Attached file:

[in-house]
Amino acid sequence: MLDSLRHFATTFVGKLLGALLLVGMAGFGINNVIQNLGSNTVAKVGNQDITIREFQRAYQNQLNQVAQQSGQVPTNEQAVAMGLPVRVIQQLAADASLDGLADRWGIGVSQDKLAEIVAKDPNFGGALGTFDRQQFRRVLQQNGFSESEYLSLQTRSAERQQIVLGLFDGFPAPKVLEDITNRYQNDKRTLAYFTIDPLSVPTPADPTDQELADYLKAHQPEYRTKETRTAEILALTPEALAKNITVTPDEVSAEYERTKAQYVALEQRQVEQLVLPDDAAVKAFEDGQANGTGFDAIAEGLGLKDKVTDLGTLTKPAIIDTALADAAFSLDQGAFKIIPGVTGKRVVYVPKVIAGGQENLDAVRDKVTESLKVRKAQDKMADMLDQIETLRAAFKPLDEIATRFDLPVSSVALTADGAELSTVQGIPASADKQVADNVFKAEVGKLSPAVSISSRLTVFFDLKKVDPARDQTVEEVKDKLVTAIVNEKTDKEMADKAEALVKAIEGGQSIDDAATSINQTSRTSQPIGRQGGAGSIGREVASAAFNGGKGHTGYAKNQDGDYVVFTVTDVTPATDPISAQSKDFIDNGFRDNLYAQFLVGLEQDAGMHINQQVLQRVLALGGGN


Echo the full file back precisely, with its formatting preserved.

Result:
[in-house]
Amino acid sequence: MLDSLRHFATTFVGKLLGALLLVGMAGFGINNVIQNLGSNTVAKVGNQDITIREFQRAYQNQLNQVAQQSGQVPTNEQAVAMGLPVRVIQQLAADASLDGLADRWGIGVSQDKLAEIVAKDPNFGGALGTFDRQQFRRVLQQNGFSESEYLSLQTRSAERQQIVLGLFDGFPAPKVLEDITNRYQNDKRTLAYFTIDPLSVPTPADPTDQELADYLKAHQPEYRTKETRTAEILALTPEALAKNITVTPDEVSAEYERTKAQYVALEQRQVEQLVLPDDAAVKAFEDGQANGTGFDAIAEGLGLKDKVTDLGTLTKPAIIDTALADAAFSLDQGAFKIIPGVTGKRVVYVPKVIAGGQENLDAVRDKVTESLKVRKAQDKMADMLDQIETLRAAFKPLDEIATRFDLPVSSVALTADGAELSTVQGIPASADKQVADNVFKAEVGKLSPAVSISSRLTVFFDLKKVDPARDQTVEEVKDKLVTAIVNEKTDKEMADKAEALVKAIEGGQSIDDAATSINQTSRTSQPIGRQGGAGSIGREVASAAFNGGKGHTGYAKNQDGDYVVFTVTDVTPATDPISAQSKDFIDNGFRDNLYAQFLVGLEQDAGMHINQQVLQRVLALGGGN